Underlayment is a thin piece of material that exists between the bare wood or concrete floor and the finished flooring material, like hardwood or vinyl. This layer helps cushion the flooring, increase sound absorption, and improve insulation.
How do you install floor underlayment?
To install floor underlayment, first clean the surface of the sub-floor and inspect for any damage. Repair any problem spots, ensuring the subfloor is completely flat and does not have any protrusions, like nails or screws. Unroll the first strip of underlayment and secure with tape.
Work from left to right and make sure consecutive rows are against each other but do not overlap. Secure the sections together with tape to keep them in place. Install the flooring over the underlayment.
How do you remove floor underlayment?
Sometimes floor underlayment has been glued down, resulting in it being stuck to the sub-floor. In order to remove floor underlayment that cannot simply be pulled up, you will need to use a scraper or pry bar with a hammer. The thin metal can help separate the adhesive from the sub-floor, but this will be a long, manual process.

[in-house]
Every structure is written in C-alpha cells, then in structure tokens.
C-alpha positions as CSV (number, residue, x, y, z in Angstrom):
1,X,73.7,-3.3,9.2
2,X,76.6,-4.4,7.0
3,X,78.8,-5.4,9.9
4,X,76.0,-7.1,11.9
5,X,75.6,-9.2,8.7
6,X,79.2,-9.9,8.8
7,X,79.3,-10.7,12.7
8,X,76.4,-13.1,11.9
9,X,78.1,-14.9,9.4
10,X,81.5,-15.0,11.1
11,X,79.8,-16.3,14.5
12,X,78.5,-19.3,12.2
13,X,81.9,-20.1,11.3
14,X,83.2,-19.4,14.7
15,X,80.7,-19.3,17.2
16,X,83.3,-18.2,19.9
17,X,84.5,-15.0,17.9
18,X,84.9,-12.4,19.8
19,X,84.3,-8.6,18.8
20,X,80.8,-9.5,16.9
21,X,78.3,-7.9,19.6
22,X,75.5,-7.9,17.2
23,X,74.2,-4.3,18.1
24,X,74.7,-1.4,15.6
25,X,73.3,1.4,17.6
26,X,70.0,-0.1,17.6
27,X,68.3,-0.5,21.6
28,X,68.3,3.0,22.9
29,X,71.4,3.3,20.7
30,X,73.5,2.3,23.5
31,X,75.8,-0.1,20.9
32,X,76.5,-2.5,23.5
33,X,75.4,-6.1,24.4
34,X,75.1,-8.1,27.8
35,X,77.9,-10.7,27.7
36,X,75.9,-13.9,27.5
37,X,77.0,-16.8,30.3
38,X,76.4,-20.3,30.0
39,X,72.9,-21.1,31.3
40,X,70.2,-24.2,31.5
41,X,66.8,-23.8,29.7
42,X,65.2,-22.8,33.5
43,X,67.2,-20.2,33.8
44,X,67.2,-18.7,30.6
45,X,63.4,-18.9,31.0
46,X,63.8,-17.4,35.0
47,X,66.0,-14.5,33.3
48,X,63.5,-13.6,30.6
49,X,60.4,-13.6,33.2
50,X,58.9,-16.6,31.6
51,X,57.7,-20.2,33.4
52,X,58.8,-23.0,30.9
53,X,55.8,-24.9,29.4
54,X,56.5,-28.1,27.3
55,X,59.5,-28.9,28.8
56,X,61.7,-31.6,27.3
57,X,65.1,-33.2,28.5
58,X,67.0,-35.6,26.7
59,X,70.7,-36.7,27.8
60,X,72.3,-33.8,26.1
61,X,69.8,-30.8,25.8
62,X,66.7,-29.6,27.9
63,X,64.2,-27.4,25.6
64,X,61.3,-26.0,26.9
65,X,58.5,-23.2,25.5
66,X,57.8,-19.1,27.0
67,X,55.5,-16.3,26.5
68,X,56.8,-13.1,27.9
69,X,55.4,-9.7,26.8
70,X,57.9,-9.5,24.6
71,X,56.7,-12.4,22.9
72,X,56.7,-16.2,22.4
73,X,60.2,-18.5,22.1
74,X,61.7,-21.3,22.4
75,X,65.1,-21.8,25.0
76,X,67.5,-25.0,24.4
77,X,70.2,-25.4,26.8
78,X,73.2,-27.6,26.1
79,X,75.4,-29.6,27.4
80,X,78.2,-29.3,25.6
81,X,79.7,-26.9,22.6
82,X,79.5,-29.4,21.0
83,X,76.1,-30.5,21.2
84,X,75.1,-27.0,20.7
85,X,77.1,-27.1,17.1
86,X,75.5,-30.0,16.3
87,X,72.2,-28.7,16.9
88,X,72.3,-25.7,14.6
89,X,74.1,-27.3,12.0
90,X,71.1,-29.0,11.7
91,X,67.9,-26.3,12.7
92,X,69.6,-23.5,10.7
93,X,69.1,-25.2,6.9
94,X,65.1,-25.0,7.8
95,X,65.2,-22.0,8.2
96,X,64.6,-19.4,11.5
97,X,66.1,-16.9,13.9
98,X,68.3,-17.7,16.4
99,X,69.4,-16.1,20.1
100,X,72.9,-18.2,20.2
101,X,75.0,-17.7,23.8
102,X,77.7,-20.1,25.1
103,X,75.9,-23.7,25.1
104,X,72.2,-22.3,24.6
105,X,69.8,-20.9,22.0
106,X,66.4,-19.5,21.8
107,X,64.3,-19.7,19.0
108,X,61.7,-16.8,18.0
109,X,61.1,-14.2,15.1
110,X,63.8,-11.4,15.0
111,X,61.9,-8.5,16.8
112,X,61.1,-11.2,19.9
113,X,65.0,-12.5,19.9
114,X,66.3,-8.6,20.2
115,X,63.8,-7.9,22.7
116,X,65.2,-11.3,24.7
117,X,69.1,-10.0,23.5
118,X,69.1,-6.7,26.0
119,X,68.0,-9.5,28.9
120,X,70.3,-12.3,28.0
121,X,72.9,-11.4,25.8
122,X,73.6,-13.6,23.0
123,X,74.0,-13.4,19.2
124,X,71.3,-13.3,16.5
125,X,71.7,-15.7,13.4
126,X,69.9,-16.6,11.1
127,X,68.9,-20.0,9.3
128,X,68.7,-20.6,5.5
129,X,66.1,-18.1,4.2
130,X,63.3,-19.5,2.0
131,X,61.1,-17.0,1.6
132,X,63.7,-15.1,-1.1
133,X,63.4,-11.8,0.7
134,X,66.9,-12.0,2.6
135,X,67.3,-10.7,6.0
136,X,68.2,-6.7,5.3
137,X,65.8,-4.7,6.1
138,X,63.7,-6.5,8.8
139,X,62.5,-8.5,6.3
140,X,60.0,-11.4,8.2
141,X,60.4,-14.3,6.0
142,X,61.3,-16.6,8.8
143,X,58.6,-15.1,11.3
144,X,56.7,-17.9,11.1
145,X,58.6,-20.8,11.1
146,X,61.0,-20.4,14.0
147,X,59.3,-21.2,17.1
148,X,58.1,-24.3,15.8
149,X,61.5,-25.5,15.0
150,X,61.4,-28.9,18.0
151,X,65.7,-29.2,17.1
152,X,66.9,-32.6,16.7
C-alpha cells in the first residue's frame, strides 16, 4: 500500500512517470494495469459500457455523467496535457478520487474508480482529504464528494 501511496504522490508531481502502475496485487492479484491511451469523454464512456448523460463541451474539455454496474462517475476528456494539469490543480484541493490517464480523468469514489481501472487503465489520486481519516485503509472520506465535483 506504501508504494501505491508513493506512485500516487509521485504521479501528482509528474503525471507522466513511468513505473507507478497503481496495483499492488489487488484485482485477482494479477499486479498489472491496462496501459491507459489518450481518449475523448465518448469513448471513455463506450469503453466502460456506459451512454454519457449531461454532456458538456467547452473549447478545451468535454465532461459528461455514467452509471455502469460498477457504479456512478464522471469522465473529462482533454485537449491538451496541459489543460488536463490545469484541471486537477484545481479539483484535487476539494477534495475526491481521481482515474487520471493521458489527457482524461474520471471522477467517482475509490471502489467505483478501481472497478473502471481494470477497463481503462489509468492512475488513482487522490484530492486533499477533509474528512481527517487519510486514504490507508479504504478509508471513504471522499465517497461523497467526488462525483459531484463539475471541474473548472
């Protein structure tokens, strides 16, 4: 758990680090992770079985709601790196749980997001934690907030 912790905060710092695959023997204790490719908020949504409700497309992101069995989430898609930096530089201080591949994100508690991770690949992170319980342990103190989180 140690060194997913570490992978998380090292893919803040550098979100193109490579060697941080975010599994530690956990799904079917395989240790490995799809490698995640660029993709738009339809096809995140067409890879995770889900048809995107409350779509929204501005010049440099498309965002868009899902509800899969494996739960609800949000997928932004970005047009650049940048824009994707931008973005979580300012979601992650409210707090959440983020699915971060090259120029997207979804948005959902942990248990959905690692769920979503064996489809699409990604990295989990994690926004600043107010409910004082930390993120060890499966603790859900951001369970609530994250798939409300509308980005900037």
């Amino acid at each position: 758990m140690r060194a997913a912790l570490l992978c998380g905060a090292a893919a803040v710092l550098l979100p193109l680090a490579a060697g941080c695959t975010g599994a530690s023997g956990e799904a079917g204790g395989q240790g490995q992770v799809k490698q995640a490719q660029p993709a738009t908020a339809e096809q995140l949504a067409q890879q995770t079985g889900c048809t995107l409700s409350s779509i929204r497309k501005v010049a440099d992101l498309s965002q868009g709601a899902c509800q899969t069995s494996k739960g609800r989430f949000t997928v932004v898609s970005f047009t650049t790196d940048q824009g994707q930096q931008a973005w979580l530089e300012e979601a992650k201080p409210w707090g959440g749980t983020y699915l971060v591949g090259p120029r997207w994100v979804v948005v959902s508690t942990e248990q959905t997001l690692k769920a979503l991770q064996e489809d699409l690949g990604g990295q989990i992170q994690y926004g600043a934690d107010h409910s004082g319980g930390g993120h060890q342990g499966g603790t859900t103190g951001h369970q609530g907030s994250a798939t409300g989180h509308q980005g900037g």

Keep in mind that the floor underlayment may also have screws or nails in it that need to be removed while peeling up the adhesive and underlayment material.
Why Trust The Spruce?
Additional reporting and research for this article were done by Timothy Dale, a long-time home improvement expert specializing in plumbing, construction, and product recommendations, among other topics.